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About Andy


I am an avid adventurer, conservationist, teacher, and outdoor photographer whose photography celebrates the African landscape and its rich wildlife, people, and culture. My photographic safaris allow my travelers to not only enhance their understanding of photography, lighting, and wildlife, but to develop a life-long admiration for Africa ‘s beauty and culture.

Banana Republic recently used my photographs as the cornerstone of their Urban Safari campaign, and my images were seen in all 750 stores around the globe, as well as in their billboards, catalogs and annual report. I was also the winner of the BBC Wildlife Photographer of the Year in the ‘Wild Places’ category in 2008 and a highly commended in the ‘Creative Visions of Nature’ category in 2007.

I launched Gura Gear in 2008, in an attempt to deliver lightweight camera bags to the market. I was looking for a lightweight camera bag to hold all of my photographic gear, and there was nothing desirable on the market that suited my needs. After spending 2 years with many prototypes, the Gura Gear Kiboko bag was born. More products are now available on the Gura Gear web site.




« Serengeti Safari Update - Ndutu | Main | Serengeti Safari Update #4 »

Serengeti Safari Update #5

Today was our first full day in the Ndutu area, which is technically part of the Ngorongoro Conservation Area, however it is still part of the greater Serengeti ecosystem. The NCA has more relaxed rules when it comes to offroad driving, which is a double-edged sword. It works great when you are all alone and have found something you would like to photograph, however if there is a ‘high value’ subject like cheetah then it can be challenging. Why? Because the natural tendency is to have a clear view of a subject, and that can turn into encircling a subject with vehicles. Responsible safari outfitters, like Thomson Safaris, know better than to do this, however some of the other less reputable and knowledgeable guides may not know what the best practice is.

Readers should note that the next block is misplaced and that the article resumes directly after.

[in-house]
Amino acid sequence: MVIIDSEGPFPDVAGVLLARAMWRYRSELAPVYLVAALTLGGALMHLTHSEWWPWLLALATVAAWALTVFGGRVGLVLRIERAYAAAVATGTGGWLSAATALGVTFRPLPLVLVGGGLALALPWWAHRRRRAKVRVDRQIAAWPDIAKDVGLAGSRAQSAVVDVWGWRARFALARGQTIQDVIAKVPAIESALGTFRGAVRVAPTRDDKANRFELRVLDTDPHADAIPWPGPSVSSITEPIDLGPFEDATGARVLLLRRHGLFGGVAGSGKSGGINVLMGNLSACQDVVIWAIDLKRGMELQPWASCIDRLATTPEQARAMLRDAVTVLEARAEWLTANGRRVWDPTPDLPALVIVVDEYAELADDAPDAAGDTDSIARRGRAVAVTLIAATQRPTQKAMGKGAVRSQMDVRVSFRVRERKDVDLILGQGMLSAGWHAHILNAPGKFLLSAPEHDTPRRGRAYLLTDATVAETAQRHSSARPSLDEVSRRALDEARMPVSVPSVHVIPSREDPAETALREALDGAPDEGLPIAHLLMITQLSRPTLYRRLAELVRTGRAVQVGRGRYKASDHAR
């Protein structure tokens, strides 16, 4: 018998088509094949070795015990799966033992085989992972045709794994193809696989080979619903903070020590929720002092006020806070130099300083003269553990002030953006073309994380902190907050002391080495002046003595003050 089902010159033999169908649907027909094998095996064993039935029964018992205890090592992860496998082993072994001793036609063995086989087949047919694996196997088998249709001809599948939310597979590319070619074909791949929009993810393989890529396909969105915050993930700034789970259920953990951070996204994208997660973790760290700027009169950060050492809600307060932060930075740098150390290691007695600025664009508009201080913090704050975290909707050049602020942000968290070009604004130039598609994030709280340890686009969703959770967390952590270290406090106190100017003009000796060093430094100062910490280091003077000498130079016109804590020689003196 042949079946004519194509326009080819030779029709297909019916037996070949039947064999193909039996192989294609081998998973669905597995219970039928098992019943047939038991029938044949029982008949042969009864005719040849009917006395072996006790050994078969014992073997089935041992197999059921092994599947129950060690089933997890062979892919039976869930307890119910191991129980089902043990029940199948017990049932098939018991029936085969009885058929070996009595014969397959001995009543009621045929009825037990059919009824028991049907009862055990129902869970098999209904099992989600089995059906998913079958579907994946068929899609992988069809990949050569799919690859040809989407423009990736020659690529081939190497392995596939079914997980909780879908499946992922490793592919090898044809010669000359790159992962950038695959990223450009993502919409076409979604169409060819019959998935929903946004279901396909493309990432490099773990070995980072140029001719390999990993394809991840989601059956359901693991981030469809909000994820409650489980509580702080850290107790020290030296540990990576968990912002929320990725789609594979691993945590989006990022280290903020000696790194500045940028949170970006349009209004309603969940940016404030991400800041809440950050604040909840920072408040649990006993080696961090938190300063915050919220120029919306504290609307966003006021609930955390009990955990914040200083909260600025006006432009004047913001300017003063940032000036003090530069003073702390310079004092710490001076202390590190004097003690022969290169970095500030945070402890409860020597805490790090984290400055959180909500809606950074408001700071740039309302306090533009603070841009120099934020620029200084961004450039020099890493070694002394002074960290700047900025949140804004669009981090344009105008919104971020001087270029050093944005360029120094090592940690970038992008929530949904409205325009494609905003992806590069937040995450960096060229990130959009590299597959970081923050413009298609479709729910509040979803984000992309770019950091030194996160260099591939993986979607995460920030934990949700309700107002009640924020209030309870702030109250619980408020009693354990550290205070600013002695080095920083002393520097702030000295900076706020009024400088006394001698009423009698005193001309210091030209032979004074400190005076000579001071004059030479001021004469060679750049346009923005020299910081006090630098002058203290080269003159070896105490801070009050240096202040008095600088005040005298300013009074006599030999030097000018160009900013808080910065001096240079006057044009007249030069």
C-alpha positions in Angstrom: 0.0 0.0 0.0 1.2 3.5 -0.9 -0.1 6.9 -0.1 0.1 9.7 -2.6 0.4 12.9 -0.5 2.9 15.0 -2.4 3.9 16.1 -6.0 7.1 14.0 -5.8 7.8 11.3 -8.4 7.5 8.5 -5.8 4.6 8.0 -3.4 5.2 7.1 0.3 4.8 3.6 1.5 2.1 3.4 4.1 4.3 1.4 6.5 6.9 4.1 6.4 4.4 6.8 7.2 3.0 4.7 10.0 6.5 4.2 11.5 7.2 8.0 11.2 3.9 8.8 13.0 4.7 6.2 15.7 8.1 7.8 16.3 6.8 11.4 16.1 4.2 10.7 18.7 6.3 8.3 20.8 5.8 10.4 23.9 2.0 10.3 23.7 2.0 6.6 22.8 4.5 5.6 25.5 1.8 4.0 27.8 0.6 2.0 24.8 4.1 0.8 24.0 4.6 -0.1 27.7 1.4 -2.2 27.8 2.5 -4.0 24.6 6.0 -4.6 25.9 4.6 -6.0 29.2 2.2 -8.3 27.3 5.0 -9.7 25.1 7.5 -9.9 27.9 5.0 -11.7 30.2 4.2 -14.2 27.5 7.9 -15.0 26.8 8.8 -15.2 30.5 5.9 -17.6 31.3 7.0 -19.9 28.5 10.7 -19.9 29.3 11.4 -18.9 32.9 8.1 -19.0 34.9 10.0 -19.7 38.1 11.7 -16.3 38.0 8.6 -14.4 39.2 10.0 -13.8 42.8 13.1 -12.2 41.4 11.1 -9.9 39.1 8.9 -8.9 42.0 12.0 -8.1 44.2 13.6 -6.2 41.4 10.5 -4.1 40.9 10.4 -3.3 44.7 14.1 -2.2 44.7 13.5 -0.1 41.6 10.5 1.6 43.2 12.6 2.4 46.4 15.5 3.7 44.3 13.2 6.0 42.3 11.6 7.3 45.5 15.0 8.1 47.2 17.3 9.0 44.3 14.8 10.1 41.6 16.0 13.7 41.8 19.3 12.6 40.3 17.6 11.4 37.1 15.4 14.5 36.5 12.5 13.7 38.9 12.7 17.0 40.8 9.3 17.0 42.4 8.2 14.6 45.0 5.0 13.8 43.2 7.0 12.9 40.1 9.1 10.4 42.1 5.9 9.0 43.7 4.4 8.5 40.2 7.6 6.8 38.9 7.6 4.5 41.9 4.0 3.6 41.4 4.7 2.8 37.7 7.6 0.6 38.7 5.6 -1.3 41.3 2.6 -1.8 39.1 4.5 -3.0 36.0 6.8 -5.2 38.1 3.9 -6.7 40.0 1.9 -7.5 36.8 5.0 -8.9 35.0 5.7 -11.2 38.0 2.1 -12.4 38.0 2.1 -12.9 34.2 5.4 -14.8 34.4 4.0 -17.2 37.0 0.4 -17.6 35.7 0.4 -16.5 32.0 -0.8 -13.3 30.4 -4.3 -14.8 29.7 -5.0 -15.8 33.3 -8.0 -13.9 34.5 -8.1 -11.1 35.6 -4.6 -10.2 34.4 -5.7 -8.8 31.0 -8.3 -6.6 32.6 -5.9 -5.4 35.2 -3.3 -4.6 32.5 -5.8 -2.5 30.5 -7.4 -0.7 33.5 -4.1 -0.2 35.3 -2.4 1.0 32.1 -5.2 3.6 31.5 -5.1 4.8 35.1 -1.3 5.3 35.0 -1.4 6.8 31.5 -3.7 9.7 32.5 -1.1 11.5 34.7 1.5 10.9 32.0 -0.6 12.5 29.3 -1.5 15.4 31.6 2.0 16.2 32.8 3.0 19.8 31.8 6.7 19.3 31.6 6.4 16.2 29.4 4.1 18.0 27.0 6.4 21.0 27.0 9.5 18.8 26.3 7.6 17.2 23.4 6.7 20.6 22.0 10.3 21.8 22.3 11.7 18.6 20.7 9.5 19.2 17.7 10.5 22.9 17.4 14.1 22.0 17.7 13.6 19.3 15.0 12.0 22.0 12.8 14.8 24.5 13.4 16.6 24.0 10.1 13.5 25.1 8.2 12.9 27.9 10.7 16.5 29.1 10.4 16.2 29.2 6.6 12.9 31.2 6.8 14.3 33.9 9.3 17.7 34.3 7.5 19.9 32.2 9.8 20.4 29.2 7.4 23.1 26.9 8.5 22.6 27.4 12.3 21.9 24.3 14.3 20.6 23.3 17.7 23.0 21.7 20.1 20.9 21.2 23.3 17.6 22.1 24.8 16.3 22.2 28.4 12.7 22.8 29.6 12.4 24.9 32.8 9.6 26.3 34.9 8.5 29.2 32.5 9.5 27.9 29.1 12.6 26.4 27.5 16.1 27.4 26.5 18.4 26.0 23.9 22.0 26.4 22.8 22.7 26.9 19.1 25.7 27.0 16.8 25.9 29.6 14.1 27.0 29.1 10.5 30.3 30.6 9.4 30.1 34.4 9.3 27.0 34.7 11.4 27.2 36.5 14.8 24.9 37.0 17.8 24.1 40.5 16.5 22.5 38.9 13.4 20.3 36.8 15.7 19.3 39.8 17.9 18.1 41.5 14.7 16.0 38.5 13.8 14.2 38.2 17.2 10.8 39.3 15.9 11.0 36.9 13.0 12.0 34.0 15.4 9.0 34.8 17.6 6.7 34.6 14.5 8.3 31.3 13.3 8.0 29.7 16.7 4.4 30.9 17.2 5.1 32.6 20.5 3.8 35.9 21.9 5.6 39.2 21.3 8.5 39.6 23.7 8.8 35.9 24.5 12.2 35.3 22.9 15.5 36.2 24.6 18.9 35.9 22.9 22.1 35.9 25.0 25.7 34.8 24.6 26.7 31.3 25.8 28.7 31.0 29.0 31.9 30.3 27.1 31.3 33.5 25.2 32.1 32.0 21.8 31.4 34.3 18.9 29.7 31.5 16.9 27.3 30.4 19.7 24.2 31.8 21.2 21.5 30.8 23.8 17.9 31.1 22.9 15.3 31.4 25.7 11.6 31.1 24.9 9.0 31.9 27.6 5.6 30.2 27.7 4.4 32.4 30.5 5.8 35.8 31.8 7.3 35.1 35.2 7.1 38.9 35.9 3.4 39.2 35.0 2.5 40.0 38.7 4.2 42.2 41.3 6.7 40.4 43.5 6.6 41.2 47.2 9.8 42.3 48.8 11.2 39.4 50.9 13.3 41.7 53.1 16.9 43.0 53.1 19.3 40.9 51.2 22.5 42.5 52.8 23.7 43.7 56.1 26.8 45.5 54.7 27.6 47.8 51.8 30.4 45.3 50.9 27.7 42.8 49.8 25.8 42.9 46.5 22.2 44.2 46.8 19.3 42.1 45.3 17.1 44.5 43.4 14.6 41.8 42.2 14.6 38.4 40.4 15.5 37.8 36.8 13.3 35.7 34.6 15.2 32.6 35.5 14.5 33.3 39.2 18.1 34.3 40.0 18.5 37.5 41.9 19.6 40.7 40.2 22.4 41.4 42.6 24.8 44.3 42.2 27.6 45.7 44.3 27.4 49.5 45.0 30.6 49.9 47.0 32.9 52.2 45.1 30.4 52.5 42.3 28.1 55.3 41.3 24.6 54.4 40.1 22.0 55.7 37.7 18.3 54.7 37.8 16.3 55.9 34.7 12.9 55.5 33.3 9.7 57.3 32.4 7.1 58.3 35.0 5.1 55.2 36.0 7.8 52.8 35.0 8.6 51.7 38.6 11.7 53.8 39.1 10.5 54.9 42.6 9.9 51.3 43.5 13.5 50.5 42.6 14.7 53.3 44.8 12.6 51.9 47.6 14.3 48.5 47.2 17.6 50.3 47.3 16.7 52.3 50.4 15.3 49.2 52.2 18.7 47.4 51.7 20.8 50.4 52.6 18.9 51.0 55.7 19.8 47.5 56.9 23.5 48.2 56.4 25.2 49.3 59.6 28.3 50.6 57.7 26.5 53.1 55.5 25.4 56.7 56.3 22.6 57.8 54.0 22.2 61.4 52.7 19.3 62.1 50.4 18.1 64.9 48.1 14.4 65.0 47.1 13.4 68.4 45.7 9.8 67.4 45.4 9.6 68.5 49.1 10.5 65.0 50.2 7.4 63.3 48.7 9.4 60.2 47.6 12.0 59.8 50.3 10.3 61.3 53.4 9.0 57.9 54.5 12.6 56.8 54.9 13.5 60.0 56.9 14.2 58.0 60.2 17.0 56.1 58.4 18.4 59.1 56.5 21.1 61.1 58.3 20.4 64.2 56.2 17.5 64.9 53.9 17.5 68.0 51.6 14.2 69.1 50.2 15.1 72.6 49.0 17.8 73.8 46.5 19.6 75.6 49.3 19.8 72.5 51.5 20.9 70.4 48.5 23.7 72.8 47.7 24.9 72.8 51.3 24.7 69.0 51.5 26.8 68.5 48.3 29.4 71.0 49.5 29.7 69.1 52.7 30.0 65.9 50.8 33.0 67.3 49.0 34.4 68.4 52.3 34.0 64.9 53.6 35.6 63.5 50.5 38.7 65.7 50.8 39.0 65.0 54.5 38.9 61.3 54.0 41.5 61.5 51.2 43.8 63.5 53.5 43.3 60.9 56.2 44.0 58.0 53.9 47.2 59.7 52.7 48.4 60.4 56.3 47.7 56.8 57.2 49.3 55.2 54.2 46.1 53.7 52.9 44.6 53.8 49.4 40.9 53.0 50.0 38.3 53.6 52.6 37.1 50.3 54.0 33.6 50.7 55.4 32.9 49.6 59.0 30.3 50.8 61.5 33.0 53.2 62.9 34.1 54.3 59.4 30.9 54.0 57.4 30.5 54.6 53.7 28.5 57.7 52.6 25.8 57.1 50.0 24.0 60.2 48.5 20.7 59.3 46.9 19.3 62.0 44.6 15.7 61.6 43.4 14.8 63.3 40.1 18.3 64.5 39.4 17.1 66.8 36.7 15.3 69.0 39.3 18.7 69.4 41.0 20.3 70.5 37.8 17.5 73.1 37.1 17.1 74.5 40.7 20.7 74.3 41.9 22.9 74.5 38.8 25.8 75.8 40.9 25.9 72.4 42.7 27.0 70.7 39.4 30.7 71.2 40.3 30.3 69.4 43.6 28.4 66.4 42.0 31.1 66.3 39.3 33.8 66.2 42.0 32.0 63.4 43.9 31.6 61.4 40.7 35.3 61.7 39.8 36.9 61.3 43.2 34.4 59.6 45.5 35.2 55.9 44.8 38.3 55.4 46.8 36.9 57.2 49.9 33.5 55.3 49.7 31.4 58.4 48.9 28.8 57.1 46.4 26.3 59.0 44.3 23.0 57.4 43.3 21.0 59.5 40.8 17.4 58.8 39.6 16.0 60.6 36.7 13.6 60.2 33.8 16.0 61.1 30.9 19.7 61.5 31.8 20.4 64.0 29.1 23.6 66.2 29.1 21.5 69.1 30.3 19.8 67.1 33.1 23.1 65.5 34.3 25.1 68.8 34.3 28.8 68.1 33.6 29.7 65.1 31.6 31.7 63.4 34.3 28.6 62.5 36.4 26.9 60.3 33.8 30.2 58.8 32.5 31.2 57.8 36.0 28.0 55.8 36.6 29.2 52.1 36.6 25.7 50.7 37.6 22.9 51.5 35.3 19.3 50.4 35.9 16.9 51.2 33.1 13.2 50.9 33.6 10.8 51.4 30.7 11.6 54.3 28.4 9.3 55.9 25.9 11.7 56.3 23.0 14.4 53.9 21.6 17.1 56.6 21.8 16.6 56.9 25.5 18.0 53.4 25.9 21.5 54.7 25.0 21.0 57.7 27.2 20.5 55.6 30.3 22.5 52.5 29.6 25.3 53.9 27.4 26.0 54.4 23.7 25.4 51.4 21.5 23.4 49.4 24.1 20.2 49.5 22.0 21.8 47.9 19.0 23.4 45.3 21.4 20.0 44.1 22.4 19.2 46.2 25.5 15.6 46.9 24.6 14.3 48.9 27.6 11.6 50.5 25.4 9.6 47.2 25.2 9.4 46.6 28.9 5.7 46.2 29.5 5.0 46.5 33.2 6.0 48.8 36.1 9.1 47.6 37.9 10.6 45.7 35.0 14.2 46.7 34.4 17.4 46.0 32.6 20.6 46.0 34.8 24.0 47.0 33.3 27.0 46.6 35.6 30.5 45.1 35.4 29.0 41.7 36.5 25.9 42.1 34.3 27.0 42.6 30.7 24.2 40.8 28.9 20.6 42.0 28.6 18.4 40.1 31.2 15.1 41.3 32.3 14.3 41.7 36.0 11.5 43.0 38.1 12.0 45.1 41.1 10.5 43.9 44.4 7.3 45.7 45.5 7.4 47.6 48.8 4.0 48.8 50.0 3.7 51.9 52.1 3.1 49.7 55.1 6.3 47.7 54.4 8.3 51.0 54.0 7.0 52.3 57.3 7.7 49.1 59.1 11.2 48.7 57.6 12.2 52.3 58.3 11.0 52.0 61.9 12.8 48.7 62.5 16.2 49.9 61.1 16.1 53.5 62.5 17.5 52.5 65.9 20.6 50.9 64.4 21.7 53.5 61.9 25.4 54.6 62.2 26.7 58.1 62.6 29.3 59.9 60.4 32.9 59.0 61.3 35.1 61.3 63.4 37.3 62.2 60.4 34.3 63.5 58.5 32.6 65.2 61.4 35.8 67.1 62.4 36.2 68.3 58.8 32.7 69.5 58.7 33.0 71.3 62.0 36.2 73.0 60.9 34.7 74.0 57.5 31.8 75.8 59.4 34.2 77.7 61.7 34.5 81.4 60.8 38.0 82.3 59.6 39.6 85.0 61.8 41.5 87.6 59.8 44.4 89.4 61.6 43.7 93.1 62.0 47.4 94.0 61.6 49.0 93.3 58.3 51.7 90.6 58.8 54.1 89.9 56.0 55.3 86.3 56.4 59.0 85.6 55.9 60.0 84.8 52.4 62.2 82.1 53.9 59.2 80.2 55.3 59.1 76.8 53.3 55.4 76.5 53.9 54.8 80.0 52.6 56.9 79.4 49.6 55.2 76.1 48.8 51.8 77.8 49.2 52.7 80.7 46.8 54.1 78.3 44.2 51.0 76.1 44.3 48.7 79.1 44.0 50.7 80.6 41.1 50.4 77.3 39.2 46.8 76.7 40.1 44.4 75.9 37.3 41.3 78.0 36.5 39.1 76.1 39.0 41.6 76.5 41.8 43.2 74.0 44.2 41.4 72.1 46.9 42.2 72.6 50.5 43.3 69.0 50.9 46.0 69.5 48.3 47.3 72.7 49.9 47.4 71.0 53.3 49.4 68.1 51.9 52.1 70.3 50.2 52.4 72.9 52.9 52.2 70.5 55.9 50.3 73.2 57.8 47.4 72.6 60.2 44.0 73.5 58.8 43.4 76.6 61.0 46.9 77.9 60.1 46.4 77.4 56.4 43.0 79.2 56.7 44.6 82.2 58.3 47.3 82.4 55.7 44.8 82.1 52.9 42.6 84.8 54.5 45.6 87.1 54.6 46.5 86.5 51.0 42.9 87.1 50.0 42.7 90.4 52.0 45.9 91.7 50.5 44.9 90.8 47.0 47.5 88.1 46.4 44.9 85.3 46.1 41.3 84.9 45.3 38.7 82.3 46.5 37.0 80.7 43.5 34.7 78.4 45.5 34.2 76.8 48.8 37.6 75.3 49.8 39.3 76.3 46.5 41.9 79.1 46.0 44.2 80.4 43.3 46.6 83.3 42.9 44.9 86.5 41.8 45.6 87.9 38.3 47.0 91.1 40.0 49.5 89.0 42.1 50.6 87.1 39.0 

We met up with yesterday’s lion pride with the 3 young cubs, however they were in the tall green grass in the middle of the marsh and it was difficult to get a good view.

We continued out onto the open plains, and spent time scouting for cheetah. Our hard work paid off, and we located 3 adult male cheetahs. We sat and watched for the rest of the morning, or about 4 hours, as they would sit up and take notice of the surrounding game. It took some time, and the 3 boys walked off to investigate and mark some trees nearby. After that, one of the cheetahs jumped up into a dead acacia tree, and he surveyed the area from his vantage point. It was awesome. High fives all around, as it was a great view of such a beautiful and graceful cat.

After lunch we went back out in the afternoon heat, and went straight for the wide open plains to the south and east of Lake Masek. We spent the whole afternoon following the wildebeest, as the were lined up and moving in single file lines. This is the part of the Serengeti that I find thrilling: herds of wildebeest and zebra.

As far as photography goes, my main goal was to use dramatic light to illustrate the wildebeest, and backlighting or 3/4 lighting (the sun is 45 degrees off of coming straight into the camer) was the right tool for the job. Wildebeest have a light-colored beard that lights up like fire when backlit, so this was my approach. This means that I had to find wildebeest that were walking at a 90 degree angle to the sun, as I wanted them walking across the frame and with their bodies sideways to the camera. I only found a few good opportunities to shoot in this manner, but it was what I was after.

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